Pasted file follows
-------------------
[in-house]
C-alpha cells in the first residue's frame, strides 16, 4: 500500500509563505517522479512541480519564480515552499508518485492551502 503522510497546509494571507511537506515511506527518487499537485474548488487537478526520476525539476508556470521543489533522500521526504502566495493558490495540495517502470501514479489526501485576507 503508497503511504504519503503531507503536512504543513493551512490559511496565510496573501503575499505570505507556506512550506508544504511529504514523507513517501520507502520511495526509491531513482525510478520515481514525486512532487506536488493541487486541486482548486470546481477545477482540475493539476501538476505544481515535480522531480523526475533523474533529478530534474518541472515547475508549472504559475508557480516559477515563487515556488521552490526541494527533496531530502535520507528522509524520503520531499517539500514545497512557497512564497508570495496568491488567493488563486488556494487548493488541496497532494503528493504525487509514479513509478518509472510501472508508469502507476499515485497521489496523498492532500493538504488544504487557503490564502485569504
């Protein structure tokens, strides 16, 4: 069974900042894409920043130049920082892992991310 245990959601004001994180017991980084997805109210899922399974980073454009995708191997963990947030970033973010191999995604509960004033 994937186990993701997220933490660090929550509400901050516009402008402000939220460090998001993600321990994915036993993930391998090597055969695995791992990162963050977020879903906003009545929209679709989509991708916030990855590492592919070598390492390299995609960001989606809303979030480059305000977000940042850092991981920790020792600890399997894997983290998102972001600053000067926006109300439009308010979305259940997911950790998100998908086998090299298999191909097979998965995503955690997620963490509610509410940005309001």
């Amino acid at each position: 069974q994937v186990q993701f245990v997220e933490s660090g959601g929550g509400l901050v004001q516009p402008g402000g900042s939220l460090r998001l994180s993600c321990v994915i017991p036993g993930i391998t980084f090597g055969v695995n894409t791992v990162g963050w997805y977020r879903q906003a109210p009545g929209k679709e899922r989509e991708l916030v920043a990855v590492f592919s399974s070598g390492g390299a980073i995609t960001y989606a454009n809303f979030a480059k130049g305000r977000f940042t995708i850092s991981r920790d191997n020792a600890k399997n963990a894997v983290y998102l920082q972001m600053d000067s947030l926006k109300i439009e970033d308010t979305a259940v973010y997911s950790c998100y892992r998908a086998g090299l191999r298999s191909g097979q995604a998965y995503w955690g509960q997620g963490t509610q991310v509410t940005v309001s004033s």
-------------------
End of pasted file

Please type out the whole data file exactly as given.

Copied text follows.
[in-house]
C-alpha cells in the first residue's frame, strides 16, 4: 500500500509563505517522479512541480519564480515552499508518485492551502 503522510497546509494571507511537506515511506527518487499537485474548488487537478526520476525539476508556470521543489533522500521526504502566495493558490495540495517502470501514479489526501485576507 503508497503511504504519503503531507503536512504543513493551512490559511496565510496573501503575499505570505507556506512550506508544504511529504514523507513517501520507502520511495526509491531513482525510478520515481514525486512532487506536488493541487486541486482548486470546481477545477482540475493539476501538476505544481515535480522531480523526475533523474533529478530534474518541472515547475508549472504559475508557480516559477515563487515556488521552490526541494527533496531530502535520507528522509524520503520531499517539500514545497512557497512564497508570495496568491488567493488563486488556494487548493488541496497532494503528493504525487509514479513509478518509472510501472508508469502507476499515485497521489496523498492532500493538504488544504487557503490564502485569504
């Protein structure tokens, strides 16, 4: 069974900042894409920043130049920082892992991310 245990959601004001994180017991980084997805109210899922399974980073454009995708191997963990947030970033973010191999995604509960004033 994937186990993701997220933490660090929550509400901050516009402008402000939220460090998001993600321990994915036993993930391998090597055969695995791992990162963050977020879903906003009545929209679709989509991708916030990855590492592919070598390492390299995609960001989606809303979030480059305000977000940042850092991981920790020792600890399997894997983290998102972001600053000067926006109300439009308010979305259940997911950790998100998908086998090299298999191909097979998965995503955690997620963490509610509410940005309001």
């Amino acid at each position: 069974q994937v186990q993701f245990v997220e933490s660090g959601g929550g509400l901050v004001q516009p402008g402000g900042s939220l460090r998001l994180s993600c321990v994915i017991p036993g993930i391998t980084f090597g055969v695995n894409t791992v990162g963050w997805y977020r879903q906003a109210p009545g929209k679709e899922r989509e991708l916030v920043a990855v590492f592919s399974s070598g390492g390299a980073i995609t960001y989606a454009n809303f979030a480059k130049g305000r977000f940042t995708i850092s991981r920790d191997n020792a600890k399997n963990a894997v983290y998102l920082q972001m600053d000067s947030l926006k109300i439009e970033d308010t979305a259940v973010y997911s950790c998100y892992r998908a086998g090299l191999r298999s191909g097979q995604a998965y995503w955690g509960q997620g963490t509610q991310v509410t940005v309001s004033s």